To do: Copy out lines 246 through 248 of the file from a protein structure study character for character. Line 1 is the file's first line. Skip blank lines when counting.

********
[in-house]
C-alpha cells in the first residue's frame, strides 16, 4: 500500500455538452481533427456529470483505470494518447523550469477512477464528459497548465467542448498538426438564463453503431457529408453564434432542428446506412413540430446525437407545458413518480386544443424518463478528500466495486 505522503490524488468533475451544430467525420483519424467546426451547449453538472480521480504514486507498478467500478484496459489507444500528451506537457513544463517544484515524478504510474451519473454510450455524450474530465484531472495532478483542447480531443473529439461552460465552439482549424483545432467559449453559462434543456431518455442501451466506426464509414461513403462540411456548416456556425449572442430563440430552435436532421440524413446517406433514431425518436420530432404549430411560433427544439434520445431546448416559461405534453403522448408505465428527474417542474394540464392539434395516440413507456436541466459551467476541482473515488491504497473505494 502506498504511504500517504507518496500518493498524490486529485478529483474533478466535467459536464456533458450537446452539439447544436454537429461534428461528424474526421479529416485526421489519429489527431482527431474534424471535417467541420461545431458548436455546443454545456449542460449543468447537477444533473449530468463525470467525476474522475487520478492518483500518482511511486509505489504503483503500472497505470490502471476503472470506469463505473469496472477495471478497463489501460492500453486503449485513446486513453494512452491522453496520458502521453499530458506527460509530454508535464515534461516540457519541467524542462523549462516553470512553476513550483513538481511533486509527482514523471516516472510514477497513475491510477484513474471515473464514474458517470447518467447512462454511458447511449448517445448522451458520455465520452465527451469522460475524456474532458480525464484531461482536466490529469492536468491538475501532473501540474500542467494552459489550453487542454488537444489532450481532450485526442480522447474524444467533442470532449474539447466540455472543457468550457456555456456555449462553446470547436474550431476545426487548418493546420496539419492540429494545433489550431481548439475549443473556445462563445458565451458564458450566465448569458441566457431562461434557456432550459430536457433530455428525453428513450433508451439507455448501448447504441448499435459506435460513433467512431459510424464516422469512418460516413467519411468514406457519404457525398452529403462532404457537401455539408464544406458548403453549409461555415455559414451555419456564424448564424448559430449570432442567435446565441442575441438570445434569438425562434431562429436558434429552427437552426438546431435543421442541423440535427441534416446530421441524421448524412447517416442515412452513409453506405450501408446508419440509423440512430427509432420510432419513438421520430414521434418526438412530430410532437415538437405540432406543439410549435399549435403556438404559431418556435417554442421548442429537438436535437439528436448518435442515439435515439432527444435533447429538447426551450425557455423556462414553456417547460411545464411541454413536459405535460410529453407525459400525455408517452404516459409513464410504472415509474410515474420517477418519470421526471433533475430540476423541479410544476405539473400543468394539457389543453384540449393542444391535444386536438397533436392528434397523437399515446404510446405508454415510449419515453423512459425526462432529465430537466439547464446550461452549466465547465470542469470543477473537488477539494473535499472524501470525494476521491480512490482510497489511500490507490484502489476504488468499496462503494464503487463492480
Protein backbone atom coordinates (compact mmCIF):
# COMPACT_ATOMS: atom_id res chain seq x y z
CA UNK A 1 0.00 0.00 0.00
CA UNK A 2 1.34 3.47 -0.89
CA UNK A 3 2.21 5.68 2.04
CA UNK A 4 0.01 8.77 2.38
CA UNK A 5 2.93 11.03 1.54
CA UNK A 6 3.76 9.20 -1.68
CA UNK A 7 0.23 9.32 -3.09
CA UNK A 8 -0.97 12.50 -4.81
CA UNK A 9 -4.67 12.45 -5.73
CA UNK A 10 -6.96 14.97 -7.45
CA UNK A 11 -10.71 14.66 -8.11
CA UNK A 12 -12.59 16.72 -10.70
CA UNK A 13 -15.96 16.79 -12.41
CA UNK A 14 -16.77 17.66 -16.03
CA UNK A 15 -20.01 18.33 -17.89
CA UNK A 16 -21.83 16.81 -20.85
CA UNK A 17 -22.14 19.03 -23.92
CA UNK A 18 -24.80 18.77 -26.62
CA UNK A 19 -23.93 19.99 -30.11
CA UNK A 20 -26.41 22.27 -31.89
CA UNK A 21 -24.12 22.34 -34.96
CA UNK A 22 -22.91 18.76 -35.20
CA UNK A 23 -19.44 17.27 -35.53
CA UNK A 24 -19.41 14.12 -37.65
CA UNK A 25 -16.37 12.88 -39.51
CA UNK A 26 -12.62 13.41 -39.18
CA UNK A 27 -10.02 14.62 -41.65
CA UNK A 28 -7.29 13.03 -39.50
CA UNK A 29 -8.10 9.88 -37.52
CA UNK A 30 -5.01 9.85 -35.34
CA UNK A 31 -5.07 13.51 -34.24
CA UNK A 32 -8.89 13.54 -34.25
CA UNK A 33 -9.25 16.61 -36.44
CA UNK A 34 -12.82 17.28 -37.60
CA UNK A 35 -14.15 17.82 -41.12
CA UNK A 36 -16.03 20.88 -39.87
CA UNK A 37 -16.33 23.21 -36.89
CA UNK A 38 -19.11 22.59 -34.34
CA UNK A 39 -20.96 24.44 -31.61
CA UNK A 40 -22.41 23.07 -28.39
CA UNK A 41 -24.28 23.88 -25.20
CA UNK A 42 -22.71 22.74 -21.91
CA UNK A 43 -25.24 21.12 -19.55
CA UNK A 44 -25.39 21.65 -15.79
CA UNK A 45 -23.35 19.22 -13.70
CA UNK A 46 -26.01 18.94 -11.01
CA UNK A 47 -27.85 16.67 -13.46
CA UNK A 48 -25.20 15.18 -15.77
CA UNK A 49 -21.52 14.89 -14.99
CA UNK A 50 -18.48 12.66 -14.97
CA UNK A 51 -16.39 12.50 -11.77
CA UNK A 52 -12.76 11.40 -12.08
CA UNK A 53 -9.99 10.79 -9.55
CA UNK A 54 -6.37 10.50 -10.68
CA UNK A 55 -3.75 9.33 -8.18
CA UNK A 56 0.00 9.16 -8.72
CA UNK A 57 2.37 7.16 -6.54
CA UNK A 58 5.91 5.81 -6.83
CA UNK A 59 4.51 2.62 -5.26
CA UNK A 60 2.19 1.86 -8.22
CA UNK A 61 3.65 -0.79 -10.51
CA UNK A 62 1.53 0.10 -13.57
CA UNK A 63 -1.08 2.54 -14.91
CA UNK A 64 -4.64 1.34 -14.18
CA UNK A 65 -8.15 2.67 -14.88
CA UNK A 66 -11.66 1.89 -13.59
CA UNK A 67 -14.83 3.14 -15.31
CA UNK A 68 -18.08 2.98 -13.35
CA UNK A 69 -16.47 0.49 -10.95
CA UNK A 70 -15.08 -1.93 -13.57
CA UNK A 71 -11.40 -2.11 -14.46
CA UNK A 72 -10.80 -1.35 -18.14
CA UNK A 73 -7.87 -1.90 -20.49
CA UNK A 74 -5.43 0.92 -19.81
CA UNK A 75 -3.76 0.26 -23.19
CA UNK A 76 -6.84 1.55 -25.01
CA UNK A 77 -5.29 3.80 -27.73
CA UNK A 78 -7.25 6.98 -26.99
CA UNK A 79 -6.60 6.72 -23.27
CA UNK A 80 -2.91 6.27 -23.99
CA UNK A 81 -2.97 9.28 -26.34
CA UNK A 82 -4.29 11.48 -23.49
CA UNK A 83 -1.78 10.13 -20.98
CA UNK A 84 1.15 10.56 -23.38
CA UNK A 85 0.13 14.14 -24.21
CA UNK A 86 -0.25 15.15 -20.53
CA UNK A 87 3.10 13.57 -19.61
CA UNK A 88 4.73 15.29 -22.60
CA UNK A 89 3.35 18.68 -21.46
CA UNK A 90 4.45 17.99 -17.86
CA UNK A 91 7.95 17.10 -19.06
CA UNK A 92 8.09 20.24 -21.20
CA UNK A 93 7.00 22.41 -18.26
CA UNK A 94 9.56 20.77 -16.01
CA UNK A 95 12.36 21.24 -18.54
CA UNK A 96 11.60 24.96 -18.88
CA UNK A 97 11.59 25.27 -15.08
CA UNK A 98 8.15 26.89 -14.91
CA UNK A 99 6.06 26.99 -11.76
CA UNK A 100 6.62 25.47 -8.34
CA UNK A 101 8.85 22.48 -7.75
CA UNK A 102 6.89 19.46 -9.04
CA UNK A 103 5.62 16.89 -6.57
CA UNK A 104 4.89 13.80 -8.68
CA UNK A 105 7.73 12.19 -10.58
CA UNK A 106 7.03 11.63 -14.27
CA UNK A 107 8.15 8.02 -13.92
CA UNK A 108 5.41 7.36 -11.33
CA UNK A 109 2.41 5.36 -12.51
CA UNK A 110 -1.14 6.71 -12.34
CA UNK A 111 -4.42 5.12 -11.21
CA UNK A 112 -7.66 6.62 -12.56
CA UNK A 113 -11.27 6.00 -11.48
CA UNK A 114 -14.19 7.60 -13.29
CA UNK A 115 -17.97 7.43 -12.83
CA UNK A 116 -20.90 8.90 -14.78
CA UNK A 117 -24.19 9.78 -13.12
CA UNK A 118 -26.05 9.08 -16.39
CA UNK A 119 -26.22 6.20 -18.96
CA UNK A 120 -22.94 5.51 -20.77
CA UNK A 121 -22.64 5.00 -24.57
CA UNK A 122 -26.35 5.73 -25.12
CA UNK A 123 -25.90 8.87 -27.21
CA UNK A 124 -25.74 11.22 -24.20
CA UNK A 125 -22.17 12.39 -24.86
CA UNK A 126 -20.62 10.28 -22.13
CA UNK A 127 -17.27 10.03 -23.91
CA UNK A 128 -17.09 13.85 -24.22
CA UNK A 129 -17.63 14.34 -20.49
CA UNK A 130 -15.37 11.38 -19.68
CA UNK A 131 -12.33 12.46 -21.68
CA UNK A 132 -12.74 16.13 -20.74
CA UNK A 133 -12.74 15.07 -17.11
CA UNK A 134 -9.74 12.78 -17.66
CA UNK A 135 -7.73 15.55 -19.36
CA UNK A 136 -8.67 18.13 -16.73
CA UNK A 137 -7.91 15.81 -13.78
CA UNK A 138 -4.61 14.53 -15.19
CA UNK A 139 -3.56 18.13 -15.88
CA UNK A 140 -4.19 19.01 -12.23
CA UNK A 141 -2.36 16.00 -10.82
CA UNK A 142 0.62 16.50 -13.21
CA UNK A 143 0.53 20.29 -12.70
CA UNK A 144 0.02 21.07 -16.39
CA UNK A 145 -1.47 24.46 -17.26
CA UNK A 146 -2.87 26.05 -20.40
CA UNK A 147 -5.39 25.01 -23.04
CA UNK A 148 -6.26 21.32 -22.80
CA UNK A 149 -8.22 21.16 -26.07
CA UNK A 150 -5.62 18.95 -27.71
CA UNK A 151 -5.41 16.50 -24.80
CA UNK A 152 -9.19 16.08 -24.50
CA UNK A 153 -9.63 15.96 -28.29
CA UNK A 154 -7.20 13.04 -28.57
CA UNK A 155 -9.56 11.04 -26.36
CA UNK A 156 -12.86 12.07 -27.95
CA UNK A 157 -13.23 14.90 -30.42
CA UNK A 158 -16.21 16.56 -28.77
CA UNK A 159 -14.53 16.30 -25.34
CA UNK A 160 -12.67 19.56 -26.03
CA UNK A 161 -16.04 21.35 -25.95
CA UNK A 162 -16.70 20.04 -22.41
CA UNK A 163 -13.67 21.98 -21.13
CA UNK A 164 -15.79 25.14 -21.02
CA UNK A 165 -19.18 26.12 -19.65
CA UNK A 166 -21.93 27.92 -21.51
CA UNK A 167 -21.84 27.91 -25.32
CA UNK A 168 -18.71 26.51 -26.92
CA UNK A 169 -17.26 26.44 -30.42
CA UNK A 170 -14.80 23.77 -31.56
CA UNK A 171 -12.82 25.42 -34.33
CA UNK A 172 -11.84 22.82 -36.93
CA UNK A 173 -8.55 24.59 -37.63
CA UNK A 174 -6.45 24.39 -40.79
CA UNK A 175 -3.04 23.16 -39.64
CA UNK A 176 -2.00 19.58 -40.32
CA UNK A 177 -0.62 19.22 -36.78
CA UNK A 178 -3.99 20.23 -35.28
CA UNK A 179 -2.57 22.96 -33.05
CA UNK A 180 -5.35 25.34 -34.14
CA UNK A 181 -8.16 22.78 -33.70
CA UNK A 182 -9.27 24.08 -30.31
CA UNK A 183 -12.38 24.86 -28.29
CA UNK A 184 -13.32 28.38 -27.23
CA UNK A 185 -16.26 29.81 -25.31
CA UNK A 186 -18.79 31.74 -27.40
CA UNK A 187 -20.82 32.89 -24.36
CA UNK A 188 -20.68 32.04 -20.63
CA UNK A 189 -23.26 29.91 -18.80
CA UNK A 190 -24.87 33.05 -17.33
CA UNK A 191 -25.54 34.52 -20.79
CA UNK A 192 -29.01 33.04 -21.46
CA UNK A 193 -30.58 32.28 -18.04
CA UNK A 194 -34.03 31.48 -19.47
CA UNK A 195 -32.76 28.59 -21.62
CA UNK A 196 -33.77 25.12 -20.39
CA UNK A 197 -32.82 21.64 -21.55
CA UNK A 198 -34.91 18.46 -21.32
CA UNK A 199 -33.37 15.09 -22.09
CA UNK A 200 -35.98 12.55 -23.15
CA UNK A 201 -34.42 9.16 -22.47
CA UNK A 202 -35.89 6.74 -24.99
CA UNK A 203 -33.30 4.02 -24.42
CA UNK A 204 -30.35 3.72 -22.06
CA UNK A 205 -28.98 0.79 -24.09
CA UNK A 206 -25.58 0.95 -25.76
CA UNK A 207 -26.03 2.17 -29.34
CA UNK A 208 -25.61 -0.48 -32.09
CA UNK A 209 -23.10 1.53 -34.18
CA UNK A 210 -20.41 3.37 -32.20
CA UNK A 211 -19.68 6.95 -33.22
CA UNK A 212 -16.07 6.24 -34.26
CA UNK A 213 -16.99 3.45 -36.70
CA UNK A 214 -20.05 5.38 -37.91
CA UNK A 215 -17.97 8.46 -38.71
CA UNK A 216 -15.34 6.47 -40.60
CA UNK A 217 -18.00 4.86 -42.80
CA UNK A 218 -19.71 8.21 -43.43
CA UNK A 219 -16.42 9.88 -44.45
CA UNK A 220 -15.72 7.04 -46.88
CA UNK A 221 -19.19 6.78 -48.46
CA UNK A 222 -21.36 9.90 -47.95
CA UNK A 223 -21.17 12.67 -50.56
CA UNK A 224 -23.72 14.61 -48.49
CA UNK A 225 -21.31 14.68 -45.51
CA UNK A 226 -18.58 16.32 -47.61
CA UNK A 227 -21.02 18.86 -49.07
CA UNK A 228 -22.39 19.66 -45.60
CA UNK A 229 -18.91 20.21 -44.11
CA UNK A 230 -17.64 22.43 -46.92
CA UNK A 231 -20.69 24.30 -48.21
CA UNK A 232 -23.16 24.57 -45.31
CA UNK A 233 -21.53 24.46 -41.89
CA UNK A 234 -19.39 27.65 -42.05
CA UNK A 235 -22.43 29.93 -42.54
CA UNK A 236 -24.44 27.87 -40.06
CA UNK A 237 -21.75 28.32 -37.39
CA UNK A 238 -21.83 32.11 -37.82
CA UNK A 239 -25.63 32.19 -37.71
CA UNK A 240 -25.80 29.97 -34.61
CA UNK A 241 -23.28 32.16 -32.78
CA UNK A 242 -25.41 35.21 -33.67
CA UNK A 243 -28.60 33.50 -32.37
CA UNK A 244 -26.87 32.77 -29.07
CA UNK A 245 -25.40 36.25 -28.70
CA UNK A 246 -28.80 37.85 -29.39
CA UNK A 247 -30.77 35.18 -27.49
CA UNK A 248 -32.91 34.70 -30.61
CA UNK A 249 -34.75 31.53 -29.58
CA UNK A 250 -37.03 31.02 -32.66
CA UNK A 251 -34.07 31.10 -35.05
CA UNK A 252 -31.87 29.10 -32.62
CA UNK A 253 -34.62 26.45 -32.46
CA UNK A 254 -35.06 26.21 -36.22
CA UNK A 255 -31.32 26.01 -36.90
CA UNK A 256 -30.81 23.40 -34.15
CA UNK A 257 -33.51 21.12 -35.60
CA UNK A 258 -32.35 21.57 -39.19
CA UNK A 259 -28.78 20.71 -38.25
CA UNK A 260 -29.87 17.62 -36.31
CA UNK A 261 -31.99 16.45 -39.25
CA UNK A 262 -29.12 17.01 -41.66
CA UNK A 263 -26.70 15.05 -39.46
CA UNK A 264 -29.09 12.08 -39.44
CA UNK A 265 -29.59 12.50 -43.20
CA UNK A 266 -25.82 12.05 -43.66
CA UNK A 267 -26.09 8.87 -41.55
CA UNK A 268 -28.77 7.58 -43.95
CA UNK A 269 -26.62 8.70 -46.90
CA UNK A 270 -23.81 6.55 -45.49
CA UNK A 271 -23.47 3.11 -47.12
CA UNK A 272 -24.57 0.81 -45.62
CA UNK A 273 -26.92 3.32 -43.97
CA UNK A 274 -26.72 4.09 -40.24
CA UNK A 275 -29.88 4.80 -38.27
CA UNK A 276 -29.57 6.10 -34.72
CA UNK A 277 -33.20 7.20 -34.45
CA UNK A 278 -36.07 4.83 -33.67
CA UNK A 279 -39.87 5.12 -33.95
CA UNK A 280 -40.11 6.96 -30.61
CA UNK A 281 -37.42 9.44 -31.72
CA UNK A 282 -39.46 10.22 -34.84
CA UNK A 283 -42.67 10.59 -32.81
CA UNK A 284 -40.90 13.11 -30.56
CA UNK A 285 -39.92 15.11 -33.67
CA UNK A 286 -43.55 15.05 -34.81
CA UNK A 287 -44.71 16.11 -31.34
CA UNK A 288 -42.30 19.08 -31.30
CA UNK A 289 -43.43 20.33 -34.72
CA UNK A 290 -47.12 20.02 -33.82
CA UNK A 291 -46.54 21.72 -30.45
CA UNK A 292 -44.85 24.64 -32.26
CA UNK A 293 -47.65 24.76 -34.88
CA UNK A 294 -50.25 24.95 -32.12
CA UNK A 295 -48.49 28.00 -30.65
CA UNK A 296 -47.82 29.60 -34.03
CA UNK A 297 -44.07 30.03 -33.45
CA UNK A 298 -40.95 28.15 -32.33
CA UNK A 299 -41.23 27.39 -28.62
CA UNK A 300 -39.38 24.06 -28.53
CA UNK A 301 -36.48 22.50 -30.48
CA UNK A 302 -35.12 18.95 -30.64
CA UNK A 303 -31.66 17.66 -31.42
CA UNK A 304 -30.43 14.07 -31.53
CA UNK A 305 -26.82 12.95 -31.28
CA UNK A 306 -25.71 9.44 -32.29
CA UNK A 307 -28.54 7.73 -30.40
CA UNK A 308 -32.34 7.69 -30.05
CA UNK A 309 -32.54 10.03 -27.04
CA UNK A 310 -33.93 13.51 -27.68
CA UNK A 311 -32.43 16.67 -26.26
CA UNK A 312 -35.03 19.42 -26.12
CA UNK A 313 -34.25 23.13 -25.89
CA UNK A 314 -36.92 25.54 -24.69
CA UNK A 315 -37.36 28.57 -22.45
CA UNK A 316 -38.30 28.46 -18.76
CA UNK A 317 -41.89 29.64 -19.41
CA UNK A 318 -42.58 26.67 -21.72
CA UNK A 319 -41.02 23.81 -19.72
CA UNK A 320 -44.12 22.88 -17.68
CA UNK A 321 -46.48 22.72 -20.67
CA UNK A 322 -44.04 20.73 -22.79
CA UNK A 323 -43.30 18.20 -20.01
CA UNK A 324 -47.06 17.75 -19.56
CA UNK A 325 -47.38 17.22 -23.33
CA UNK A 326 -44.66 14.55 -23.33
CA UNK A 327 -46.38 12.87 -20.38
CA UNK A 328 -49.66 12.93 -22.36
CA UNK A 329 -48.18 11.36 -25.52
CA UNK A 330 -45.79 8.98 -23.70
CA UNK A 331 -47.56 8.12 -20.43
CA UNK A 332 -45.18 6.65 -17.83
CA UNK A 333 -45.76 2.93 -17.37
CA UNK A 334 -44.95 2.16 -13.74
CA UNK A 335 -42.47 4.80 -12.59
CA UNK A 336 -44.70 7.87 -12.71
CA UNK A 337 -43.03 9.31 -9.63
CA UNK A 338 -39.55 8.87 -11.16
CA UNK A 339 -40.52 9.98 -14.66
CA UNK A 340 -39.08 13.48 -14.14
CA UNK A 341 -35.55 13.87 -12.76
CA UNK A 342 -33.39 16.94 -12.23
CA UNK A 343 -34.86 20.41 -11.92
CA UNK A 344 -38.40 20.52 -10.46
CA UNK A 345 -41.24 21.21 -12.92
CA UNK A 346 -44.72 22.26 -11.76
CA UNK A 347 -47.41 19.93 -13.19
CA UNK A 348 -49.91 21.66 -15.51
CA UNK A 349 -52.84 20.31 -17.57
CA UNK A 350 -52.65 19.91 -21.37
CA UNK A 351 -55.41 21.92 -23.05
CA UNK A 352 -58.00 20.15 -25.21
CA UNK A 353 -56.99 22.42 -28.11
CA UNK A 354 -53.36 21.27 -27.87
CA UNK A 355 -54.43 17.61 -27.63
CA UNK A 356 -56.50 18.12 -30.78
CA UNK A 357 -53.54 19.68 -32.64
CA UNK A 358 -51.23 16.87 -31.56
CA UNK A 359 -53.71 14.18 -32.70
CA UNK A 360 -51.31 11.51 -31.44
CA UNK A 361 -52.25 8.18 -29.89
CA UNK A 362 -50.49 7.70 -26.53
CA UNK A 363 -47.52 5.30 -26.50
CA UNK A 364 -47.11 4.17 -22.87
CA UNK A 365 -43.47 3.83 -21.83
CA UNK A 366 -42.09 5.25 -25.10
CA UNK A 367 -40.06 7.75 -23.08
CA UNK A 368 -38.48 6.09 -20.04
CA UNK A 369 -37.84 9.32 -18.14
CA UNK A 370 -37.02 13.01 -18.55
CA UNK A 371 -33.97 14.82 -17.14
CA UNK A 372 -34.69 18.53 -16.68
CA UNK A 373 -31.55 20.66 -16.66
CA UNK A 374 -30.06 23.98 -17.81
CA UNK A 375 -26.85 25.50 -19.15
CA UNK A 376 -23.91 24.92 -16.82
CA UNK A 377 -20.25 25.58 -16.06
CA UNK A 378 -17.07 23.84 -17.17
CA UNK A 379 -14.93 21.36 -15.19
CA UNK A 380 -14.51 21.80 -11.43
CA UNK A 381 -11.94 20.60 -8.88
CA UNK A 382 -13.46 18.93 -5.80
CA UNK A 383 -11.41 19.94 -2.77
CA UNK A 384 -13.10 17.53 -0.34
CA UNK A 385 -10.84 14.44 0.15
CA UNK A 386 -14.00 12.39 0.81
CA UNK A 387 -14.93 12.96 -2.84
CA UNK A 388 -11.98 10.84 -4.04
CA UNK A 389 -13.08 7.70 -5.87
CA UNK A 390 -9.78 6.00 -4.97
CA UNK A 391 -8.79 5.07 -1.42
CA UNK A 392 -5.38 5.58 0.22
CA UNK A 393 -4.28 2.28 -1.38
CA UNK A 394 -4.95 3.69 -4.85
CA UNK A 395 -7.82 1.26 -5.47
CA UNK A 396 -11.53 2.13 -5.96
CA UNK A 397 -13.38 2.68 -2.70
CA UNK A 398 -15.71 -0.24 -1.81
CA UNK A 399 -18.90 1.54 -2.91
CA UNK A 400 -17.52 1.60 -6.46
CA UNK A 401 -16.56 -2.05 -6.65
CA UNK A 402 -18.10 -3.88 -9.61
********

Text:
CA UNK A 242 -25.41 35.21 -33.67
CA UNK A 243 -28.60 33.50 -32.37
CA UNK A 244 -26.87 32.77 -29.07